Mike Murphy

Occasionally, I have been known to be wrong. That has never stopped me from throwing around a few opinions, four-letter words, warnings, and prognostications. Before I launch the 2009 forecast, it is only fair to check in on a few of my past projections to find out how credible of a source I really might be. Here are a few:

Feb. 12, 2007:“…never again see gas pump prices below $2 per gallon.” OK, I blew that one, but does anyone really think we will see gasoline below $3/gal this summer?

Feb. 12, 2007:“2008 will see the adoption of quality installation procedures by the Energy Star program.” It didn’t happen yet, but just wait, it’s coming.

July 9, 2007:“I doubt that any of you are wishing for more regulation in your business life. However, if I were a betting man, I’d wager that there will be some mighty big changes on the horizon.” How is that for hedging my bets? Nobody can say how far off that horizon might be, so I think I’m good on this one.

Feb. 4, 2008:“Twenty years from now, the U.S. HVAC industry may very well function more like the world’s smallest continent and one of the largest islands.” This reference to Australia’s more stringent codes and regulations can’t be checked for accuracy yet. I expect to be inhaling salty air on an undisclosed sandy beach 20 years from now. Therefore, I don’t care if I’m wrong; you won’t be able to find me.

Feb. 18, 2008:“… the industry’s largest exposition in North America should not be the primary place for the copycat camera-bugs to have a field day.” Guess this really was not a prediction, but when Jan. 26, 2009, comes around at the Air-Conditioning, Heating, and Refrigerating Exposition in Chicago, we will find out if the expo officials start snagging cameras at the door of all but members of the press. I will report back later.

March 24, 2008:“ … today’s younger employees and nearly all of tomorrow’s will feel strongly about green buildings. They will want to work in green buildings and work for green companies because those will be the values that they hold important.” Well, here is another one that would be hard to judge whether or not it holds water. The future is uncertain, and you can never tell what those crazy young folks will do.

Overall, it appears that my forecasting is nearly indisputably solid. See, this forecasting stuff can be made fairly easy. Just don’t over-commit. Here are a few examples of how to use this fairly simple forecasting model to impress your friends at holiday parties.

Forecast #1:The U.S. economy will continue to be in a recession until three months after it has concluded. (See, you can do this!)

Forecast #2:Business will be dependent upon weather-related factors in many parts of the country. (How can you go wrong with the weather?)

Forecast #3:President-elect Barack Obama will be re-elected in 2012. (This one is a bit more dicey, but you will absolutely leapfrog people who are arguing under the mistletoe about whether Hillary stays on more than two years.)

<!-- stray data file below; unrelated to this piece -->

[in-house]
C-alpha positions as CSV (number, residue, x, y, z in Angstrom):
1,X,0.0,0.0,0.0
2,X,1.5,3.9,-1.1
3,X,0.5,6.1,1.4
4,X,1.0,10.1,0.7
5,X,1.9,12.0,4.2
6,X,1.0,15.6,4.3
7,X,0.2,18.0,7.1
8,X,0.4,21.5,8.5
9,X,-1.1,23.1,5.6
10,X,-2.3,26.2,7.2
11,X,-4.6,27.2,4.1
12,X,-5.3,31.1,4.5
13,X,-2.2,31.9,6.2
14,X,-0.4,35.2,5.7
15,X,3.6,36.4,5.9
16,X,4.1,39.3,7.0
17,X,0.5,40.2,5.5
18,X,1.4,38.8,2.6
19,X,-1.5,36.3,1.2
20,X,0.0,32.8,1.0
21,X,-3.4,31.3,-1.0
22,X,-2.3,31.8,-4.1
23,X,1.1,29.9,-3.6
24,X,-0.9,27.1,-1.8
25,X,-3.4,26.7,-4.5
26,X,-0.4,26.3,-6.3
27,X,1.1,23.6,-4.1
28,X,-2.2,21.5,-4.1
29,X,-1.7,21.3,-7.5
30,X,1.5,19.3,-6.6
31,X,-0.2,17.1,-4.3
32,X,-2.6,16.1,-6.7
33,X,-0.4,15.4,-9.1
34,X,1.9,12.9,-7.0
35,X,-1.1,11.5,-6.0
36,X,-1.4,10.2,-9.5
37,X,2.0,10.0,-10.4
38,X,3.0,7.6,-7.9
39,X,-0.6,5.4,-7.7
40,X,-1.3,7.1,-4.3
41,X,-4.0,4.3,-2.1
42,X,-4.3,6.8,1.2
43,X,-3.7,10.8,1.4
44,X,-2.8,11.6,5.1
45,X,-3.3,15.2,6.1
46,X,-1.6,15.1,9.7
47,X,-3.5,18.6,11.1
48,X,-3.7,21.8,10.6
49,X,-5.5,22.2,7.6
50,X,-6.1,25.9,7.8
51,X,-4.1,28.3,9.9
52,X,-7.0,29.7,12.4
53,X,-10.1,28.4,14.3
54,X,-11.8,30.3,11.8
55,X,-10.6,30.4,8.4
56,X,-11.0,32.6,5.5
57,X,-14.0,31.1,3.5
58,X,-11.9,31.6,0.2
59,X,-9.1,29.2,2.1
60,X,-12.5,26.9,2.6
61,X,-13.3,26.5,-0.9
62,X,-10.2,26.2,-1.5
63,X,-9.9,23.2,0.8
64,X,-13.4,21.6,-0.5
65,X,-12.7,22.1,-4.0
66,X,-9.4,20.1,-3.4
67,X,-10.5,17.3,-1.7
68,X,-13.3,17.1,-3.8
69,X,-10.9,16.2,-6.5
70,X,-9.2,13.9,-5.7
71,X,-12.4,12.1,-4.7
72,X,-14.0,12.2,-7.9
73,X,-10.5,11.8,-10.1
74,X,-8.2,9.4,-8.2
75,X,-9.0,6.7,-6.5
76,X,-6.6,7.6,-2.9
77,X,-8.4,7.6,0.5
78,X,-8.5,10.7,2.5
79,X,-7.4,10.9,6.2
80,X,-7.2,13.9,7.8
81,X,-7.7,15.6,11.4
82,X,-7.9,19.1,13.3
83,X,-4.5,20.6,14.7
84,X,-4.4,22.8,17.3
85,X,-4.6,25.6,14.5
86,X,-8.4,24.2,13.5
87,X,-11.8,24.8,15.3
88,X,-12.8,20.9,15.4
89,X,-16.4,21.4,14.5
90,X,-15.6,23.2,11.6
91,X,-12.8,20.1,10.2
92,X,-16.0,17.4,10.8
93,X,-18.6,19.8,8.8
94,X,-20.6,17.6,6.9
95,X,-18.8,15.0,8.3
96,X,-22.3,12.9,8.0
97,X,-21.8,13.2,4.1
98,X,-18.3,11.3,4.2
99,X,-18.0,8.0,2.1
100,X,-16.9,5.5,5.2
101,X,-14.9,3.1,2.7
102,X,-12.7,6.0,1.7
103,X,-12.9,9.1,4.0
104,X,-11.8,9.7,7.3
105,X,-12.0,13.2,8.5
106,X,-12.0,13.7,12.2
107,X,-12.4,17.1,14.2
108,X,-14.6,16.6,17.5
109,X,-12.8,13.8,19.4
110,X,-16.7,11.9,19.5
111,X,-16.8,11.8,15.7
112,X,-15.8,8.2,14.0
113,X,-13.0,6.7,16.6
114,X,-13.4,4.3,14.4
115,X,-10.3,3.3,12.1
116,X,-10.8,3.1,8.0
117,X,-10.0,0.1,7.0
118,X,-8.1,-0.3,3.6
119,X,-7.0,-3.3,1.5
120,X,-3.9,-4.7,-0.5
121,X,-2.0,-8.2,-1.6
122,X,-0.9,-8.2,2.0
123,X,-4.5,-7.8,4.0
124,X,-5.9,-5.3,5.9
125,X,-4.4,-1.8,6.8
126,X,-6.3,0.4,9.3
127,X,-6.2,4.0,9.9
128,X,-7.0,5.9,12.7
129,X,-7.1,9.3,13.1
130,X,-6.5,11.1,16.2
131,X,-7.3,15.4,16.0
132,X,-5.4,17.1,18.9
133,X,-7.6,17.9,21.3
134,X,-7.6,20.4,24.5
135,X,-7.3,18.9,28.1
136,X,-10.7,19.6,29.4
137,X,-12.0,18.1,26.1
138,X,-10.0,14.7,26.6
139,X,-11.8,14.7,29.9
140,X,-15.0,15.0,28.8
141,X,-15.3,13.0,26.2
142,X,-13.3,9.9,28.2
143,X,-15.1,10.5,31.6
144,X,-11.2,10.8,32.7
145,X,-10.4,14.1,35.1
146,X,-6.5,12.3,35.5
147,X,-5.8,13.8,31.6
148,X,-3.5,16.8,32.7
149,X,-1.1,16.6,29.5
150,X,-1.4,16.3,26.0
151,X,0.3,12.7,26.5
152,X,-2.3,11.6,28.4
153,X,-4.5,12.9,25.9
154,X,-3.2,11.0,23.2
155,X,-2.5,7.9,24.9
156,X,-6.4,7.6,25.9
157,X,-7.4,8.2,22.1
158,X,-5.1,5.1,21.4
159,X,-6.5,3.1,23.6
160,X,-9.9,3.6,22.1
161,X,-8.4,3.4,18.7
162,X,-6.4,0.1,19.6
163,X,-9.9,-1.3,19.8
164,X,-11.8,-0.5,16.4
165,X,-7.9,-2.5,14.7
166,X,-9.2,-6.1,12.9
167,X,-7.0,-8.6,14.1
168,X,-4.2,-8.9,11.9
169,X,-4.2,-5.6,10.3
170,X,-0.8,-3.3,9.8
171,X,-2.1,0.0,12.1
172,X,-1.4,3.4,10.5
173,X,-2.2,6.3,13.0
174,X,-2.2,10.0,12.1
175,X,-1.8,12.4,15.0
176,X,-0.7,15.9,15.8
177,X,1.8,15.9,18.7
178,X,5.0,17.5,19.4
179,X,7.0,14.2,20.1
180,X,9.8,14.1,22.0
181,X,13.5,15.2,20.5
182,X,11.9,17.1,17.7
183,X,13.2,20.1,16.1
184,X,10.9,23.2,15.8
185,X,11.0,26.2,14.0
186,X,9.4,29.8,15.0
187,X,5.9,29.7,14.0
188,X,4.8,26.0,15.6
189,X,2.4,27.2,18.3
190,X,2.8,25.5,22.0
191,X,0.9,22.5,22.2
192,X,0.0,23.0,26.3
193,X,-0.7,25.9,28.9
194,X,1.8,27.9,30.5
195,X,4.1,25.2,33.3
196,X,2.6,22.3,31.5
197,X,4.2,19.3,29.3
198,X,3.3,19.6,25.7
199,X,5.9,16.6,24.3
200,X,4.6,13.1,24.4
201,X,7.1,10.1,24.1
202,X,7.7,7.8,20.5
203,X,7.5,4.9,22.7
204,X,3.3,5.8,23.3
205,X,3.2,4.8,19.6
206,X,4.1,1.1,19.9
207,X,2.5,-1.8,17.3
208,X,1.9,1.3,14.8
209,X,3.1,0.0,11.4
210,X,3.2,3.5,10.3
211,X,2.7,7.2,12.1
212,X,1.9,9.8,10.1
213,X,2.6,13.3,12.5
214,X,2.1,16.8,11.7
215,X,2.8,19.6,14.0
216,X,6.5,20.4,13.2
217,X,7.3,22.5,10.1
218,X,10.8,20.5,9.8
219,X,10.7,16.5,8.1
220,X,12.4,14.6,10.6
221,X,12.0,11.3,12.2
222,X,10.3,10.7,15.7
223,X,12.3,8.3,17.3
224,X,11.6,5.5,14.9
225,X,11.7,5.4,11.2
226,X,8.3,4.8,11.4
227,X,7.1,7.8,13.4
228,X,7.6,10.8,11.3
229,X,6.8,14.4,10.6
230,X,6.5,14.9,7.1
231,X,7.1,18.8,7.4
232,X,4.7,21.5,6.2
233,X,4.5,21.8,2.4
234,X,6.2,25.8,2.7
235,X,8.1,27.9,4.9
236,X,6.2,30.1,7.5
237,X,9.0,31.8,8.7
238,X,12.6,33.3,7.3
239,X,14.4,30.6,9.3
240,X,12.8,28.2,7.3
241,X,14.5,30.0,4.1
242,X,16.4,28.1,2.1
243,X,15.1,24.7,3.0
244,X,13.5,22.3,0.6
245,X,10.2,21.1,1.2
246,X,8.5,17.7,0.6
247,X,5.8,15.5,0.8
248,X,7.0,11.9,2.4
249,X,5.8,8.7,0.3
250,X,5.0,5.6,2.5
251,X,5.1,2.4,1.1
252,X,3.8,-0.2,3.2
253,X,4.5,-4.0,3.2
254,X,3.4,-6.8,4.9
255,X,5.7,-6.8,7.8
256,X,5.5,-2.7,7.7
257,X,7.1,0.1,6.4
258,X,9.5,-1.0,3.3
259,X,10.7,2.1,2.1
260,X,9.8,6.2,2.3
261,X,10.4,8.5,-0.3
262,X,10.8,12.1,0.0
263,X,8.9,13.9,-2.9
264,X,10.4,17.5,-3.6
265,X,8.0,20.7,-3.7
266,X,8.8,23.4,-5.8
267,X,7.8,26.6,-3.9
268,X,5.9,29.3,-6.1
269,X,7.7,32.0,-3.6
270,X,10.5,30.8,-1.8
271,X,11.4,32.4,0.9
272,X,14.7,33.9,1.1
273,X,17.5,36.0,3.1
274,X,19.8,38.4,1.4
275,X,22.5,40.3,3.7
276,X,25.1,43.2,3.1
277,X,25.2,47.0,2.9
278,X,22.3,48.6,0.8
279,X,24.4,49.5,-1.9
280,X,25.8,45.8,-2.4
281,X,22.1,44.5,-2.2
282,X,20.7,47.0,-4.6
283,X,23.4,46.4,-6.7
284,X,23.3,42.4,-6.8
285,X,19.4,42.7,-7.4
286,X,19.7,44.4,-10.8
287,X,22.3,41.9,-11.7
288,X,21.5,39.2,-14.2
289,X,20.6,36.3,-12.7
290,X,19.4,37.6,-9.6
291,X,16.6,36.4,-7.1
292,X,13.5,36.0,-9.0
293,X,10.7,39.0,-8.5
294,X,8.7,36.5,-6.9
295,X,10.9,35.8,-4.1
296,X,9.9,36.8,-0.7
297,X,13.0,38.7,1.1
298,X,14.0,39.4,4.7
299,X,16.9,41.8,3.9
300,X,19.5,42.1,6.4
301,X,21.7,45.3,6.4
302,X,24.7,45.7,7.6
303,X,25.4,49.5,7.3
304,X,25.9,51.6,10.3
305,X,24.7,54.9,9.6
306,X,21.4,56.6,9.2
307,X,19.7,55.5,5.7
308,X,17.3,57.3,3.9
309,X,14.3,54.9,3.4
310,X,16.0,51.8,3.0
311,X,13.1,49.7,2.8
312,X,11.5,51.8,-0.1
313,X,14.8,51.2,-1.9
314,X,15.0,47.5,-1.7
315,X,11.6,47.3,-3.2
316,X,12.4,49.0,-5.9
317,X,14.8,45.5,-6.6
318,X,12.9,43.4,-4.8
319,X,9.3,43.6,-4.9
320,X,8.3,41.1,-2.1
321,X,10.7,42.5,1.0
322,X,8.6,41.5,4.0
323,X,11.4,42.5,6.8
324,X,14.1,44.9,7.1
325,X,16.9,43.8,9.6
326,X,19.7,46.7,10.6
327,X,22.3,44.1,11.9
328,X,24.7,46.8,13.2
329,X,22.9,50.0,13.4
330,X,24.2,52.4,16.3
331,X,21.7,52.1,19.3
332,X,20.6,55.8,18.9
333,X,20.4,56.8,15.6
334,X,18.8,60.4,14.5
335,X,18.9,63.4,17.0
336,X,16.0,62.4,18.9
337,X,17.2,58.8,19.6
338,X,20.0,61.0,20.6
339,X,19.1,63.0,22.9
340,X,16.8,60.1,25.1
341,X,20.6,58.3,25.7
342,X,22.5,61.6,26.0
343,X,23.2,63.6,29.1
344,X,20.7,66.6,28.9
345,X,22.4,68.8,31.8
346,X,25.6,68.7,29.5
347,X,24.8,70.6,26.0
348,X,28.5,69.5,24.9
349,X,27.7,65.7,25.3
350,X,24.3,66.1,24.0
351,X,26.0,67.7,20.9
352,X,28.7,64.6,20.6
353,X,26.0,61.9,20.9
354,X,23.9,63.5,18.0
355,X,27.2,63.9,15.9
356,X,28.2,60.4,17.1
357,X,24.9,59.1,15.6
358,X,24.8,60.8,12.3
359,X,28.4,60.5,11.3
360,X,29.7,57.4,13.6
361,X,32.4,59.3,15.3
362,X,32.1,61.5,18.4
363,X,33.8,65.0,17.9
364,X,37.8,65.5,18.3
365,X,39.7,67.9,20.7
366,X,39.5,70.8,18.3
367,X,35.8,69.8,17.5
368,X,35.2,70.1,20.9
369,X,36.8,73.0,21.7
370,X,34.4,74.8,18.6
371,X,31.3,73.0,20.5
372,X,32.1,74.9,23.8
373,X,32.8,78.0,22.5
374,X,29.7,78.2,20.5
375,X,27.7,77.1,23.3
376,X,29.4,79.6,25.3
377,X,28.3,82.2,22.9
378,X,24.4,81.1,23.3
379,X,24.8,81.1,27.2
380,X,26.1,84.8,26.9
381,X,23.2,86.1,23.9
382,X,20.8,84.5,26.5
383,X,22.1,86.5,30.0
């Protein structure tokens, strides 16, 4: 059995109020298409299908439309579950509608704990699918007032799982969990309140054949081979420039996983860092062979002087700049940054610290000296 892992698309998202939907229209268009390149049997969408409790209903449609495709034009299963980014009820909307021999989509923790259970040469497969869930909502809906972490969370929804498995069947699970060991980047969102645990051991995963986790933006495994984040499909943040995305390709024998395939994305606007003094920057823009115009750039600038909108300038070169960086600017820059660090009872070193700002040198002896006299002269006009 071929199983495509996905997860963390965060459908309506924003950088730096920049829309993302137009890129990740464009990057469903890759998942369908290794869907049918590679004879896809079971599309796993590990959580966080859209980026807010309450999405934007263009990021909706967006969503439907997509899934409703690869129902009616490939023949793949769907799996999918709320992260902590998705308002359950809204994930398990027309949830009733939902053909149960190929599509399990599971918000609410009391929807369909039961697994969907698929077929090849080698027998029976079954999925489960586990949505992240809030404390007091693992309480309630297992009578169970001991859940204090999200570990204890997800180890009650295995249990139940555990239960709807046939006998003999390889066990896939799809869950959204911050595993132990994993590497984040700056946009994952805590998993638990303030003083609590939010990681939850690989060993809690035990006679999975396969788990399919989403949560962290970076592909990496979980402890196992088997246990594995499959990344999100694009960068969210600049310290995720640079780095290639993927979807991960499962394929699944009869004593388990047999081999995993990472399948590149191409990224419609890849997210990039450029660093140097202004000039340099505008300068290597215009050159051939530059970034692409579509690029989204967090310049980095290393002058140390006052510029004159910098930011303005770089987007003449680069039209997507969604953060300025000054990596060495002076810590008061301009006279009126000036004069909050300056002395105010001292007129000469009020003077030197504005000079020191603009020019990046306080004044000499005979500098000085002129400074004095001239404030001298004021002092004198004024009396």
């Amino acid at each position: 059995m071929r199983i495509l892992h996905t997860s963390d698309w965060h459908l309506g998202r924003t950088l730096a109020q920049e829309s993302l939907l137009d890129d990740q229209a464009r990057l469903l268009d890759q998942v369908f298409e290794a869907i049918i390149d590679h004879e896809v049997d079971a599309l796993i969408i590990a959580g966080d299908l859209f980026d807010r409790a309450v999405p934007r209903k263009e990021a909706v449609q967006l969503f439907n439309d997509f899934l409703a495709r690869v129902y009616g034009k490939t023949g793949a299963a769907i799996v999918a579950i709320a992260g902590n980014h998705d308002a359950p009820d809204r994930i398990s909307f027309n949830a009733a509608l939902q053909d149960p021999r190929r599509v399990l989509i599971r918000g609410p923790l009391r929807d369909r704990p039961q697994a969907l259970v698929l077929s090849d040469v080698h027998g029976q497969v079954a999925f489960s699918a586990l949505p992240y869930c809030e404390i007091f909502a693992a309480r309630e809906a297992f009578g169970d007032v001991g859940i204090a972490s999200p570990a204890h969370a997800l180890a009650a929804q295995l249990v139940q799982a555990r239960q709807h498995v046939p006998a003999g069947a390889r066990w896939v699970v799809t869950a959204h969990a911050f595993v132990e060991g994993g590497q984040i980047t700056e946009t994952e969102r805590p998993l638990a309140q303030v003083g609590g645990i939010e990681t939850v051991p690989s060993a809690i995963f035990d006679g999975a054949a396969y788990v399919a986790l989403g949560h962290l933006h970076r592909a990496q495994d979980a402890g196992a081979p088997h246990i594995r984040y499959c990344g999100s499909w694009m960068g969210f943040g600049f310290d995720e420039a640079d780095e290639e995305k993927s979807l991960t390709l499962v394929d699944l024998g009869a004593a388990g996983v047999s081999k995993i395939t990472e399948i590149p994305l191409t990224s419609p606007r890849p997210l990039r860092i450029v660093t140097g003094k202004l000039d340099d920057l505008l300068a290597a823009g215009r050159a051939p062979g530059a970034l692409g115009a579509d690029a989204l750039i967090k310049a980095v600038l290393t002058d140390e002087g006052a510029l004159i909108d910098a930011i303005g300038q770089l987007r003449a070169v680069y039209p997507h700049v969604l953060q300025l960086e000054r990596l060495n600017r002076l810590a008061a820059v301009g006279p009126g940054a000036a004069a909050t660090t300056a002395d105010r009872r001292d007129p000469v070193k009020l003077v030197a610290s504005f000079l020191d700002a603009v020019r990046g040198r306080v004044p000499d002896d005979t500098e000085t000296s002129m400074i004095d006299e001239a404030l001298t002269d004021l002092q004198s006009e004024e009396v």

Now that you’ve got the hang of it, see if you could go with this. If you were looking back at 2009, what would you want to see? Maybe these aren’t forecasts, maybe just goals in reverse. Here is how my list would go:

• My oldest daughter stopped hitting the garage with her car.

The NEWScontinued to be the most widely read magazine in the HVAC industry.

• Industry sales remained level amid an economy that had been generally down.

• The recession lifted in September, though we didn’t find out until December.

• The green building movement resulted in increased business opportunities for contractors.

• Free energy audits performed by utility companies resulted in more HVAC replacements by contractors.

• More refrigerant was reclaimed, less was vented.

• 50,000 technicians became NATE-certified.

You will likely want to see a variety of things as you look back at 2009. Perhaps the best way to ensure that you see what you are hoping for is to set those goals in motion today.

Recently, I, not too discreetly, began posting affirmations on my daughters’ bathroom mirror. Every week, a new one goes up. They didn’t ask me to do this, but they aren’t complaining either. I believe they are curious as to what the old man is going to put up there next.

Post company goals in a conspicuous place that everyone can see them. Post-personal goals in a place that you will see them every day. Change the scenery every now and then. Come up with some new short-term goals. Keep everyone involved in the achievement process, and in the results process as well. People like to know how they are doing when working toward a goal.

When you look back at 2009, I hope that you see the world as you planned to change it.

MURPHY’S LAW:A New Year for new ideas.

Publication date:12/22/2008